Tuesday, November 11, 2008

A Discussion of Acute Street Politics













The other day walking down Prospect Avenue, my foot slipped off the sidewalk and I stumbled. My cohorts laughed, then sympathized: "I always do that. This sidewalk is so narrow."

Which I think brings up an important point. (Other than the fact that I am ridiculously clumsy). When walking down the street, you inevitably run into another group, or individual, walking in the opposite direction. When two individuals meet, the situation is fairly easy. Street-bound moves to their right, campus-bound to their right. This simple passing maneuver is done without difficulty, without awkwardness, and hopefully, without slipping off the edge of the sidewalk into the red gravel.

But what of the other situations? What if, say, one individual, campus-bound, meets a street-bound group? Does the group move or does the individual? It's clearly easier for the individual to circumvent the group, but that would require stepping onto the gravel... does that mean the individual has conceded the right to the pathway? What about group-group interactions? Does the younger group move, as they did on McCosh walk back in the day? (Freshman used to have to wear beanies - ew - and would have to move off of the walk if they met an upperclassmen. I think Cane Spree also originated somewhere along these lines. Sophomores carried canes, beanie little freshmen tried to pull them away...but I digress).

And what if, by some ungodly luck, you run into a former hook-up? Or the former hook-up and his/her new raison d'ĂȘtre? Do you move? Do ya? (My personal answer? No. Stay put. Stare intently at your iphone/crackberry, as if Obama had just personally emailed you. Do not, under any circumstances, concede the sidewalk).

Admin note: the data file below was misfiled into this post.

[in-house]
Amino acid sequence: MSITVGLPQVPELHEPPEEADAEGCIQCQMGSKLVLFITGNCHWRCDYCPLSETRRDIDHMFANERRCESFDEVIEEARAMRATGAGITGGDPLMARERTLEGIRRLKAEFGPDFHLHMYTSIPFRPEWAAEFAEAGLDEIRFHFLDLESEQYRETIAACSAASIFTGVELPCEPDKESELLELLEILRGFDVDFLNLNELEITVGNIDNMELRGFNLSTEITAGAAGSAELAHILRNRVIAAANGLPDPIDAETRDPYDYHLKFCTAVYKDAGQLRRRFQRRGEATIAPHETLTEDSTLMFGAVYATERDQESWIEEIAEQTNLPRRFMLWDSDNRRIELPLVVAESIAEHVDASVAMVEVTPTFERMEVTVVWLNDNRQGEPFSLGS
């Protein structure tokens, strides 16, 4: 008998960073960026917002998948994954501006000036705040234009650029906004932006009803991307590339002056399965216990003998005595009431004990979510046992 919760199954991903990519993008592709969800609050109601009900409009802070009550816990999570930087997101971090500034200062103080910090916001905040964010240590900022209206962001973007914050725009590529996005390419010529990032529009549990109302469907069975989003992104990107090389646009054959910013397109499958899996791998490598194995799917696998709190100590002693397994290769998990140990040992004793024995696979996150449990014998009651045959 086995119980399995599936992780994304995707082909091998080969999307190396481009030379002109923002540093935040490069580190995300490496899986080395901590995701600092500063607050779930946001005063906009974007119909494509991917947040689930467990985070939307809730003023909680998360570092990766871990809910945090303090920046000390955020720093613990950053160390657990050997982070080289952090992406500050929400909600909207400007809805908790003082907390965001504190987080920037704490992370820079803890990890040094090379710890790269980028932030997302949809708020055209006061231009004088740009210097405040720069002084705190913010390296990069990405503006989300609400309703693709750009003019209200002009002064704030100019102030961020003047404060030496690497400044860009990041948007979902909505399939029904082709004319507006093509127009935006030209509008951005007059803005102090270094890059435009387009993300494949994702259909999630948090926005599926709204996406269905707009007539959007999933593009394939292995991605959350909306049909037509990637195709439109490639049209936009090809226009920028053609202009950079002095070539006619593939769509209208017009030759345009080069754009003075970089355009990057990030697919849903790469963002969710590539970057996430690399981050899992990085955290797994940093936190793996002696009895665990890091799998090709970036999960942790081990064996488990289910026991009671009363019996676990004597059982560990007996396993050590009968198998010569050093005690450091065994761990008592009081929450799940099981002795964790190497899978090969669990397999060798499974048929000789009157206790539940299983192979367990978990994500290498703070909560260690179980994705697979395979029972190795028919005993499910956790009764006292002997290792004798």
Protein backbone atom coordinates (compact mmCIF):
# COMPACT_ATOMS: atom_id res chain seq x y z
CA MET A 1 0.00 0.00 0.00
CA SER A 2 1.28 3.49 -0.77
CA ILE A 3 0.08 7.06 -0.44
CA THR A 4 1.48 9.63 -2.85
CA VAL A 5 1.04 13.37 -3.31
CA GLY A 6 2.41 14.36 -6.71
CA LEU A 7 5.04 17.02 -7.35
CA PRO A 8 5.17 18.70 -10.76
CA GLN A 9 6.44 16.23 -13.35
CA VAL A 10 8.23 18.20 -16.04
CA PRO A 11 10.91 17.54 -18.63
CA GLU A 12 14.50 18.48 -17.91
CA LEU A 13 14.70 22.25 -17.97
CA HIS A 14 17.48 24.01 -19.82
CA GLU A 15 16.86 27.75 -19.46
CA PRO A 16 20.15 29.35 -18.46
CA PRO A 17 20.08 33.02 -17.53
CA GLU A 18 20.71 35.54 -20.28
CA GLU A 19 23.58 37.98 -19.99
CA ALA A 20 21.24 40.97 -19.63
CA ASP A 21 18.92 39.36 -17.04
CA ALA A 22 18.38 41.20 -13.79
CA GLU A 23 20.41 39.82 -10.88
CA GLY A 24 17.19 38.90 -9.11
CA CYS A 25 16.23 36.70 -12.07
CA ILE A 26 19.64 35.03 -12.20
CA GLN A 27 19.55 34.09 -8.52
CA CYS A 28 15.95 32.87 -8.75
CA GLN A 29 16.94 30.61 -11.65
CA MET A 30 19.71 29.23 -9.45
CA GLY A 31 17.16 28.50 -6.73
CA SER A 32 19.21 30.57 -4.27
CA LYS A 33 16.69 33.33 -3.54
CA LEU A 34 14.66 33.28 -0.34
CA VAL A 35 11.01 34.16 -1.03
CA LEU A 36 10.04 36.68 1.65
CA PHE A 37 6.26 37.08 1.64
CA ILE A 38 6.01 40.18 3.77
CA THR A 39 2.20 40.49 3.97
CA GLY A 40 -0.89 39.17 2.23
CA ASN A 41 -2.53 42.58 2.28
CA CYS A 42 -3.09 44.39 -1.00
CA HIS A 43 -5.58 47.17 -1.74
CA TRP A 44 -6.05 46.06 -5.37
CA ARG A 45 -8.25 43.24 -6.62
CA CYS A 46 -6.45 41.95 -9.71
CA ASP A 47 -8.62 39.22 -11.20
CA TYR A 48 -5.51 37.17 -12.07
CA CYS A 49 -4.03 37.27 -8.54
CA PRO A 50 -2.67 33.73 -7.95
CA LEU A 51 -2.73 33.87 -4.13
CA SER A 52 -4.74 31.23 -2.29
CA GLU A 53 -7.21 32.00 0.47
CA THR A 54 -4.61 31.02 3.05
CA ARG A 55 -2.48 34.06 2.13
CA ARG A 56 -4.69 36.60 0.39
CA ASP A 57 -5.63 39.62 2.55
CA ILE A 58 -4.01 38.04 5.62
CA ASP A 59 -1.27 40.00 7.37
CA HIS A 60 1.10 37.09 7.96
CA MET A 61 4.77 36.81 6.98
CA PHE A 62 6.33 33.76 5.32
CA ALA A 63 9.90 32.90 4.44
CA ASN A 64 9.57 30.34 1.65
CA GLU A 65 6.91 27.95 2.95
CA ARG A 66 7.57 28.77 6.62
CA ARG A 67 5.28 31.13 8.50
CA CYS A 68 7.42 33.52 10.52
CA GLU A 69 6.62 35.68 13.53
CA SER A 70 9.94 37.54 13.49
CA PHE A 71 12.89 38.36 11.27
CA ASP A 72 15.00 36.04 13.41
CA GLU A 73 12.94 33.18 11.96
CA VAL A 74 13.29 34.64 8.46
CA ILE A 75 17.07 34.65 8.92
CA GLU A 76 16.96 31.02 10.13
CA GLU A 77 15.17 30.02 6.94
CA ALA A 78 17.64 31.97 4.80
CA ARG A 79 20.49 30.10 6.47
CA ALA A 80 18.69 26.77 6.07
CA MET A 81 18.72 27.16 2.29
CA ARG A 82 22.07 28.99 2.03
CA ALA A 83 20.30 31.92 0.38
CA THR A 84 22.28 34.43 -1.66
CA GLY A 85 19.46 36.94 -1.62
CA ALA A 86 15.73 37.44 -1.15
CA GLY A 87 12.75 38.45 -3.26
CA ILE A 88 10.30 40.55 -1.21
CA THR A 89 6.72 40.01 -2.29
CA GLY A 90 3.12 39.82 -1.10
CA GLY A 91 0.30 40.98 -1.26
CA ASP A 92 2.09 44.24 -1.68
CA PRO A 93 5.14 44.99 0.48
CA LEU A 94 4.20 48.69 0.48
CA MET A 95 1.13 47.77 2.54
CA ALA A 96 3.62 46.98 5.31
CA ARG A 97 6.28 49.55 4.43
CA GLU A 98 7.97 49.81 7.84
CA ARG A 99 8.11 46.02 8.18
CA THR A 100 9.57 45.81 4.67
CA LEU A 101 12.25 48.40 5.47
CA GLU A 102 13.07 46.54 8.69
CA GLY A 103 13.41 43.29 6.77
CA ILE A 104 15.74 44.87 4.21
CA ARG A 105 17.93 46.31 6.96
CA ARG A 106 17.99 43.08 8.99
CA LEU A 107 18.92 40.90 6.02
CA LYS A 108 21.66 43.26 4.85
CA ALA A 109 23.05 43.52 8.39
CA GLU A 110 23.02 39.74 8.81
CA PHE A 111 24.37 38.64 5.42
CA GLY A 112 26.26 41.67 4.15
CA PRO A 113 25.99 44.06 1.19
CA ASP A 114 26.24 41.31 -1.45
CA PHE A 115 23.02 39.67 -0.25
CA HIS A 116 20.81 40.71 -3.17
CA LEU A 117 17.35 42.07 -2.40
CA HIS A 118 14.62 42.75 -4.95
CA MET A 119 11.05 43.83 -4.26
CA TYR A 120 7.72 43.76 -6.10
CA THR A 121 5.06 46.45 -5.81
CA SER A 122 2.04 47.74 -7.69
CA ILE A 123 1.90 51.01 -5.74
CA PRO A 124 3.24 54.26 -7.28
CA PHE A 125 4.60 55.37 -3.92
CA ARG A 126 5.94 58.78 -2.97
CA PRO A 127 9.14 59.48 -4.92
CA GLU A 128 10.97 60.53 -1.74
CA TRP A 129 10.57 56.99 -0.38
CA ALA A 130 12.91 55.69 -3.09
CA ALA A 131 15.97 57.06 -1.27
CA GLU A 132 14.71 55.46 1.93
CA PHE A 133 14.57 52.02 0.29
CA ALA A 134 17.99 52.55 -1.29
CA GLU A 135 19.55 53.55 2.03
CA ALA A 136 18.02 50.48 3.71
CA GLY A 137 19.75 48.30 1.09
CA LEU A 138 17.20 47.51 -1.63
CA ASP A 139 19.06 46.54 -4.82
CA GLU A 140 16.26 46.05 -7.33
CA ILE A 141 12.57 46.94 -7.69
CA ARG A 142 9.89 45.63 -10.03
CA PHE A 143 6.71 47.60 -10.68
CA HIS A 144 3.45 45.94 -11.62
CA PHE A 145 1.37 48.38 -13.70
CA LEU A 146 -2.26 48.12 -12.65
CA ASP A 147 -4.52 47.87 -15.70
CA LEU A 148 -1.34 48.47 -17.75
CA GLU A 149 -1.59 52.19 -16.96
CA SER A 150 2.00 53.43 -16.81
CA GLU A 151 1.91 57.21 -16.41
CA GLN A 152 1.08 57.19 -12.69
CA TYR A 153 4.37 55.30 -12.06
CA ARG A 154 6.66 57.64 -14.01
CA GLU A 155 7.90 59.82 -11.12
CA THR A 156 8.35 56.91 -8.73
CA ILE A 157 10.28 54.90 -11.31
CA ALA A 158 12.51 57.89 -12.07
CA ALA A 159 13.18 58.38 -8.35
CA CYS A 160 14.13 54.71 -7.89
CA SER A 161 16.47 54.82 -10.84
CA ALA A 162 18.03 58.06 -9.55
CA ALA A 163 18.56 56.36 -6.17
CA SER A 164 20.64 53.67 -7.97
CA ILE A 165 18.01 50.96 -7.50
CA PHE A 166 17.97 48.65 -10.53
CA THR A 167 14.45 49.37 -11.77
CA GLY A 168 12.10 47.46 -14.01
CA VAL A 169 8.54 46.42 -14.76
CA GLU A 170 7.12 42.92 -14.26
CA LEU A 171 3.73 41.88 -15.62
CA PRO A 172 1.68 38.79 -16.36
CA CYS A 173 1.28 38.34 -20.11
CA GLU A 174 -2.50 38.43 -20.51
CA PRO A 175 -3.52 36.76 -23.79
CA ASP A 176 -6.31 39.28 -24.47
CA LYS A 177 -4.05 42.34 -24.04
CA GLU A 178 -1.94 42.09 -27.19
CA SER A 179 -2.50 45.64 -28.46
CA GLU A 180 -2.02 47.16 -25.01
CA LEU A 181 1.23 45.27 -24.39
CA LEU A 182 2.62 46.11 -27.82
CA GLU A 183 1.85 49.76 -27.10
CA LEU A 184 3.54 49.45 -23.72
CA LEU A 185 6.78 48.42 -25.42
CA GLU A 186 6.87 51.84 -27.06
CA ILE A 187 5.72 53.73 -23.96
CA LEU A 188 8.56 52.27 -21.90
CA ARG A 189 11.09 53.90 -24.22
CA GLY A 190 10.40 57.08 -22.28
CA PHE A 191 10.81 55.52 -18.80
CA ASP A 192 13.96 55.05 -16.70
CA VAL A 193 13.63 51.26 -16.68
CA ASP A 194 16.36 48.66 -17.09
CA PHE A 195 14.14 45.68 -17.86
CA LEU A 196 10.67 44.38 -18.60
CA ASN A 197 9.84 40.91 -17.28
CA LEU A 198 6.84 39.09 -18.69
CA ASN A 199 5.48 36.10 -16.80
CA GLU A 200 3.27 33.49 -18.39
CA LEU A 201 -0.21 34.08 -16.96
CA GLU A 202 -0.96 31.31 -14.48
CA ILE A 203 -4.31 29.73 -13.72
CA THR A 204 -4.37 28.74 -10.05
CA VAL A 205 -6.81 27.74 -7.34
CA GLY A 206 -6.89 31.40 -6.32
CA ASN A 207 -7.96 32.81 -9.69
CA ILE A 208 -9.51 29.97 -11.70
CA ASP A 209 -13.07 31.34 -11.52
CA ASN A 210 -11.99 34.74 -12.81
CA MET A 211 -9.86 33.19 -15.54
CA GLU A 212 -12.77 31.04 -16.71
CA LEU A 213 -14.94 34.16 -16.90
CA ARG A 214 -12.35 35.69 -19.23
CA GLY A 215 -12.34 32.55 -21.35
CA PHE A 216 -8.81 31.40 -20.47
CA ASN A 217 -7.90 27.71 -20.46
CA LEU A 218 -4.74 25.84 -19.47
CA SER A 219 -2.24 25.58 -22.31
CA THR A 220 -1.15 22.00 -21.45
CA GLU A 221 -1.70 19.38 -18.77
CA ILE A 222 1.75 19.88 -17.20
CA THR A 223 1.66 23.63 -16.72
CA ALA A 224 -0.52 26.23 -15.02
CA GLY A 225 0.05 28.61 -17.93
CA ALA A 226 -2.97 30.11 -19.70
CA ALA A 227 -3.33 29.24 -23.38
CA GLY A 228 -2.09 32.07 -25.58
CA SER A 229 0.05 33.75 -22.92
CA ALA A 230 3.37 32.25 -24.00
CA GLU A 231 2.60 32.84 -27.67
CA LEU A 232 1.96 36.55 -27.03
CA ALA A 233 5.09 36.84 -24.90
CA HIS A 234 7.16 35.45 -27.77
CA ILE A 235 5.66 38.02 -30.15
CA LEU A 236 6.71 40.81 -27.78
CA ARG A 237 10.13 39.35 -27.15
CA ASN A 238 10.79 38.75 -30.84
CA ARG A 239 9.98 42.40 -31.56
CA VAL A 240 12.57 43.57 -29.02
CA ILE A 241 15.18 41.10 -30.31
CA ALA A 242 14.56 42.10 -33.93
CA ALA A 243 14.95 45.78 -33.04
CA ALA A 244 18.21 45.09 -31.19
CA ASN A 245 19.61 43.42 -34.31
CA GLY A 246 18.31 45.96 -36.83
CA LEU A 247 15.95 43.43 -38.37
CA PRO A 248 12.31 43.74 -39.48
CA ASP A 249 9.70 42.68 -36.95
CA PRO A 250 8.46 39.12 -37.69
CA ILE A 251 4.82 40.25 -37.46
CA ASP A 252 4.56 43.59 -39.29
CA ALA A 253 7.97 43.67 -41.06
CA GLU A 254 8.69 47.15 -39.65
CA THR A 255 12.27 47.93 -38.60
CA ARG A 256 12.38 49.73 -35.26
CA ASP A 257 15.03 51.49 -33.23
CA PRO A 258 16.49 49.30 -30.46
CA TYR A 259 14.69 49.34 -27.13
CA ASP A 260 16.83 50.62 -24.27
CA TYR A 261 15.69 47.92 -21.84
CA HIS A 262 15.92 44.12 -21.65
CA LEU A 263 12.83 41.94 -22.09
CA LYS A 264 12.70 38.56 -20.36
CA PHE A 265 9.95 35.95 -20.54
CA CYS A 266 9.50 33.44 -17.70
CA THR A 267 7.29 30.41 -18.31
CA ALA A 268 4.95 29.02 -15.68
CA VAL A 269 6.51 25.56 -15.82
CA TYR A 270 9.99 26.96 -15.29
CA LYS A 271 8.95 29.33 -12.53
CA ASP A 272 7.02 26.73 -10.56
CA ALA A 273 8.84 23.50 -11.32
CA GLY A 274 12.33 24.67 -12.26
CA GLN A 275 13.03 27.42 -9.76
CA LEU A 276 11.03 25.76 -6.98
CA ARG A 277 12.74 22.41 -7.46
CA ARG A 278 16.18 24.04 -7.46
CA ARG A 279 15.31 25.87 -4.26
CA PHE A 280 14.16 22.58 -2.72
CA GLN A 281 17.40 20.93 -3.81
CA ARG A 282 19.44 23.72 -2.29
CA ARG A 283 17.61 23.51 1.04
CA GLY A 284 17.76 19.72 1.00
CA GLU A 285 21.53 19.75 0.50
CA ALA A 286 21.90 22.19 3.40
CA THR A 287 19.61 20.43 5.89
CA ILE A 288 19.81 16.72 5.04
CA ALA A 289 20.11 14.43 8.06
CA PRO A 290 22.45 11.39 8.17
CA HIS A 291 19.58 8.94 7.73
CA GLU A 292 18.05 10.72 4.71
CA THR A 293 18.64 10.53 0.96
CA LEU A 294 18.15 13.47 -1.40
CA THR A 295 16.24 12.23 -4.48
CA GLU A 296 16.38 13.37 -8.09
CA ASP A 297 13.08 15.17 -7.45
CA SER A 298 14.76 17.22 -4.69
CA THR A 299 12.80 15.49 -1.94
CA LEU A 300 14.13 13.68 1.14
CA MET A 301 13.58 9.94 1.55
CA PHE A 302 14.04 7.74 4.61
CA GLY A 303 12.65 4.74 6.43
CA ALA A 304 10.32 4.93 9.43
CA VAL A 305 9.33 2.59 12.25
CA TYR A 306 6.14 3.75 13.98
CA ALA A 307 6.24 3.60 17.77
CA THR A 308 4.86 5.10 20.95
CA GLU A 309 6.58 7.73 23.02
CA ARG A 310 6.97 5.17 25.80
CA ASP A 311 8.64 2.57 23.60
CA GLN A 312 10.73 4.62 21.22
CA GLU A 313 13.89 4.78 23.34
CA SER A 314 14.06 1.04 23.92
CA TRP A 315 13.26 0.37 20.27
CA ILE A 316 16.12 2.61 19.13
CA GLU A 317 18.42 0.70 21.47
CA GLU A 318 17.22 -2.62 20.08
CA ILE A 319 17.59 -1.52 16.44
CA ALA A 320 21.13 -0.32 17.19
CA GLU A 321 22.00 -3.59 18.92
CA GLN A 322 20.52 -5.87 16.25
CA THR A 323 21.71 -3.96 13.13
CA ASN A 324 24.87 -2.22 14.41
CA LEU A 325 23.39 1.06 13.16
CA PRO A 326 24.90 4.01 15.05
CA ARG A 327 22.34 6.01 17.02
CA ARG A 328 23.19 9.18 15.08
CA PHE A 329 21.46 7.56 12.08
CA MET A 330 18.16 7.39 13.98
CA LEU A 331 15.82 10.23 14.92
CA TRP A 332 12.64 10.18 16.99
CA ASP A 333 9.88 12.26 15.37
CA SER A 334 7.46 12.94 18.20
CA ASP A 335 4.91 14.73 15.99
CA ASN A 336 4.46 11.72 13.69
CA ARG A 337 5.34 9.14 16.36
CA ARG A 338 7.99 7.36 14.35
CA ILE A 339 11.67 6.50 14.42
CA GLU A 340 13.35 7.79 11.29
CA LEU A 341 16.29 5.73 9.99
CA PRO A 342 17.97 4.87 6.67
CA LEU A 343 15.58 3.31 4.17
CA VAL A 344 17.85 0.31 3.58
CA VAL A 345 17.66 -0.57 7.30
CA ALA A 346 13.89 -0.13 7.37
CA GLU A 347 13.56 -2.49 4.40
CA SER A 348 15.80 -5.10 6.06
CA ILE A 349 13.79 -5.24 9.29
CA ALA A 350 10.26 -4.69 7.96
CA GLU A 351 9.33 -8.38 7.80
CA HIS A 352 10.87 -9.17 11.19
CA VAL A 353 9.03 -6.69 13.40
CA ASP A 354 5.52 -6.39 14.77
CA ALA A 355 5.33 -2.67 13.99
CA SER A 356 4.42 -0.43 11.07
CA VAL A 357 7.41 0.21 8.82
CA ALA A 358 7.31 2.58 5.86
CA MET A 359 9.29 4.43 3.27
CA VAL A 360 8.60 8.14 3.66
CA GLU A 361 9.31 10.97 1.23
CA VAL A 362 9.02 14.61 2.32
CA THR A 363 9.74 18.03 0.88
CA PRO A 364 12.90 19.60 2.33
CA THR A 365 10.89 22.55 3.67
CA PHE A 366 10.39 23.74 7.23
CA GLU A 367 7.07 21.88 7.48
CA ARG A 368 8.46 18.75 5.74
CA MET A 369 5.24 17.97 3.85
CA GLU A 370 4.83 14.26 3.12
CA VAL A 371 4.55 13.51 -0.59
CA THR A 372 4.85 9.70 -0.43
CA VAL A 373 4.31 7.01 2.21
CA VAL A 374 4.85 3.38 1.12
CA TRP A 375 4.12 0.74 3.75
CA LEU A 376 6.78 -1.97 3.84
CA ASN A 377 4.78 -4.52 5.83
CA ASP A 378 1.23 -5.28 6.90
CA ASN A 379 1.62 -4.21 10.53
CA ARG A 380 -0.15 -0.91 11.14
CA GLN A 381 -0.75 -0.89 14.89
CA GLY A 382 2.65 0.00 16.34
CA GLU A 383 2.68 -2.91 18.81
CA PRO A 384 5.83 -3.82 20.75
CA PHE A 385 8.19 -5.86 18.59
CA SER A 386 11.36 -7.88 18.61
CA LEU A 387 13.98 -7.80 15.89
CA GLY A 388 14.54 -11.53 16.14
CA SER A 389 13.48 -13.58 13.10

And this is all presuming these individuals are not on bikes (read: elitist transportationists trying to run you down) or that you don't know the individuals you are passing. Knowing the individuals you pass brings an entirely different level to the game.

As Dylan Alban '09 put it, "What's the point at which you make contact? Vocal? Verbal? Eye contact? Do you? Don't you?...How is it complicated when the person you are addressing is on a bike? Or a golf cart?"

Clearly, walking up and down Prospect everyday- the potentially awkward encounters, bikes, golf carts, cars, trucks dropping off food, sidewalk slip-ups- is a dangerous, potentially life threatening, endeavor. It's survival of the fittest, and as the winter months arrive, the warmest. Or you could just call P-rides.

Update on Cane Spree:

"Cane Spree evolved from more informal class customs around the time of the American Civil War, when it became fashionable for gentlemen to carry walking canes. The University Archives in Seeley Mudd Library has many examples of these artifacts, some quite elaborate. Among the intricate details chiseled into the wood are the owner's name, class, and hometown; his classmates names and states (often carved by the classmate himself), names of the Faculty, and in some instances, the University Seal, names of the college, Greek phrases, etc.

In 1865 upperclassmen concluded that freshmen should not carry canes. One evening the sophomores attempted to enforce this "rule," by seizing the canes when the classes were strolling on Nassau Street, resulting in a major brawl. This encounted is generally considered to the the first "cane spree," the latter word a then-common term for ruckus. In the years that followed, the confrontations became a standard, scheduled --though unsanctioned-- fixture of the college, with established rules and dates. For a period, the Freshmen were advised and supervised by representatives from the Junior class, while the Sophomores were coached by the Seniors."

-Princetoniana

N.B. If The Prince can publish a story about Whitman Dining hall's bird problem on the front page, this topic can at least make the blog.

4 comments:

Anonymous said...

so good!!! love the sarcasm. Well done Megs

Anonymous said...

I think it depends on the self-assumed superiority of the group in passing....i.e. a member of Cottage believes they have the right to the walkway when passing members of any other club...Ivy members believe they trump even the Cottage members, Colonial members and TI only have to worry about passing each other, and Cap members can be seen running up from Jadwin straight from track practice and thus don't usually encounter this type of situation.

Anonymous said...

freshman carried canes, sophomores took them away, freshman would have to earn the right to carry canes by winning canespree

Meg Byrne '10 said...

Right you are re: Cane Spree. I've updated appropriately, I think.